It was a semester of direct exchange, so a few Australian kids came to my university, and I and others went there. I could probably have done this to some extent where I was in the States, but it wasn’t really clear to me that it was even an option. For instance, my undergraduate program didn’t have an Environmental Studies or Environmental Science major yet, so while I had done an Environmental Studies minor, going abroad made me realize that there was this whole array of classes to take.

I think that the freedom that comes with feeling that you’re on like a bit of a study “vacation” led to a feeling of, “hey, I can kind of pick whatever.” I remember, for instance, that eco-feminism was a class, aboriginal studies, you know other classes that just weren’t available to me back in the U.S. There was a sustainability class, which was back when the word “sustainability” was new and shiny, and I felt like I was getting in on the ground floor of that discussion, which was really exciting and empowering.

Then I came back to the States and realized “Oh! There is this one little class, kind of hiding in the corner, called Green Politics; I guess I could check that out…” And I’m not sure if I would have taken that if I hadn’t gotten out of my comfort zone and had that space to evaluate things and to realize that that was okay to stray off the beaten path a bit.

DC: Who would you say are your primary “influencers” or inspirations within the sustainability movement?
MEK: The reason I went to grad school at the University of Maryland was to be near to and to take the class of Professor Herman Daly, who is now retired. He’s one of the godfathers of ecological economics, and so that was really a great opportunity. He’s definitely an inspiration and helped shape the way I think about the world.
If you think of natural resources economics, you think, “We need to maximize the fish stock! We’ve got these resources, and they’re a subset of the economy. The economy is a big circle, and the resources are the little subcircle inside, and we need to make sure we use those well.” Well, Dr. Daly explained that, actually, the big circle is the stuff that we’ve got, and the economy is a subset of the resources. That, you know, ruffled a lot of feathers at the World Bank - to be able to think about it and flip the circles inside out and realize you can’t get very far if you don’t have the planet.

And he would prove it so eloquently with the laws of thermodynamics, for example, like you can’t unburn the log. No matter how much energy you put in it. And if you scale that up to everything that’s in the economy, and the way we treat things, it was really a powerful message, and it comes into the policy work that I do. I’m always that person in the room, that’s like, “How do we internalize the externalities?” Which is not really the way I talk elsewhere in the world and in my life, but it is the constant question of “the how” because otherwise we’re going to keep thinking of the world as a subset of the economy, and that’s dangerous.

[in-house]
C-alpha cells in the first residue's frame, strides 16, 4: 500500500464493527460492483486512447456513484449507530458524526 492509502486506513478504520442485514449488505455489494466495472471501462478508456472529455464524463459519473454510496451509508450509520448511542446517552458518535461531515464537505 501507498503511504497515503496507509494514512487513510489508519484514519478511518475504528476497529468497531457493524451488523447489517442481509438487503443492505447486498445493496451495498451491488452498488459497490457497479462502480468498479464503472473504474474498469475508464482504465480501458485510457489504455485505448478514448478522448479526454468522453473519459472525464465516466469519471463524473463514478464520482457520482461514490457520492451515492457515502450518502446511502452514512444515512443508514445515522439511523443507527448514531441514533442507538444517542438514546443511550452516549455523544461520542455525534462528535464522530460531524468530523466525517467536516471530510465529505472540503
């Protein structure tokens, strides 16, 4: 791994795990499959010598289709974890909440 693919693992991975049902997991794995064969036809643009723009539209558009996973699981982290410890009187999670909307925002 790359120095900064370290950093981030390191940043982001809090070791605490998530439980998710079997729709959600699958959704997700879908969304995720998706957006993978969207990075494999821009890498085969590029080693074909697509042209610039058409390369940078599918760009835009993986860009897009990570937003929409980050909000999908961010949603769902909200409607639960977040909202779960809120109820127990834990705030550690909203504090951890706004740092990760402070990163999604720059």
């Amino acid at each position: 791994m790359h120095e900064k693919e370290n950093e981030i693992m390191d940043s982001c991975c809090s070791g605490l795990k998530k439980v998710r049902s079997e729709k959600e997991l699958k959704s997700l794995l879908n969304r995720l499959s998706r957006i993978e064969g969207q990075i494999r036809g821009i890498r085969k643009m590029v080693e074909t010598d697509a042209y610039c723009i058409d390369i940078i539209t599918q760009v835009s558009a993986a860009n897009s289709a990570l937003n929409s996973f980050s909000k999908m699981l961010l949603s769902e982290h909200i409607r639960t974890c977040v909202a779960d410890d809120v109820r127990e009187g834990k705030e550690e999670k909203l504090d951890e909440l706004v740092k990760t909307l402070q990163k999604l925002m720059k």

DC: Have you had any mentors or career coaches assist you in developing your career path?
Yeah, I would say I have. First of all, a fabulous network through EcoWomen in DC. Full disclosure: I am on the board and the acting president of this organization, so I’ve drunk the Kool-Aid, but I started going to the EcoWomen’s speaker series back in 2007 when I was in grad school and really feel like I found my people. There are so many wizened women as part of this group who I would say I lean on more heavily than others. But just to have the network there in general is pretty awesome.

One person I met through EcoWomen who had come to speak was Heather White. Heather was the Executive Director of EWG until recently, and she is awesome. She definitely pays it forward; she looks around her and sees up-and-coming young professionals and people that want to connect to somebody that’s farther along in their career and has more experience, and she definitely makes the time to make that happen. And I was no exception, so I was very lucky that our paths crossed, because she’s been not only an inspiration but a mentor and a patient listener.

DC: You mention patience and a knack for listening; is there anything else about that relationship that you would say helped make a successful mentor-mentee pairing?
Yeah, we really clicked. I know that sounds a bit cliché, but hear me out. I have been on a number of informational interviews, networking opportunities, happy hours with your resume in your hand, and that kind of thing. And I’ve certainly made fine connections, decent relationships, but nothing that felt like it had staying power. And this one did.

Comparing this to dating is a little odd, but there is chemistry there. There’s two people; it’s a relationship. There’s something more than just a pen-and-paper checklist of their resume, and their schedule, and their proximity to me. It’s also, “does it work when you sit down and talk to each other? Is this fun? Do you both like this? Do you both get something out of it?” I think with those qualities, it’s a case of “the total being more than the sum of its parts.” You have all the right stuff in line, but it’s also just awesome to be with them.

DC: Do you plan to seek out opportunities to act as a mentor or mentee again?
Absolutely. I think people should always be doing that, no matter what stage of life they’re in. I do that formally through EcoWomen, and I do it less formally through my professional and friend network.

DC: What would you recommend to students who want to make a difference for sustainability on the policy side of things, or anywhere else?
Always be on the lookout for how you can be the “value added.” It’s definitely good to be part of a movement, and you should be, but at some point there’s diminishing returns, so while you may not figure it out immediately, just be on the lookout for ways to plug in to really add value.

DC: Do you have any suggestions on subjects to study or credentials to seek for current students?
I think more important than exactly what to study is to really care about what you are studying because there’s not really one right magical class or set of classes. Stress out less about what those should be, and take seriously whatever you are taking. And you can never have too much math!

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Date Added: May 15, 2017
Date Last Modified: May 15, 2017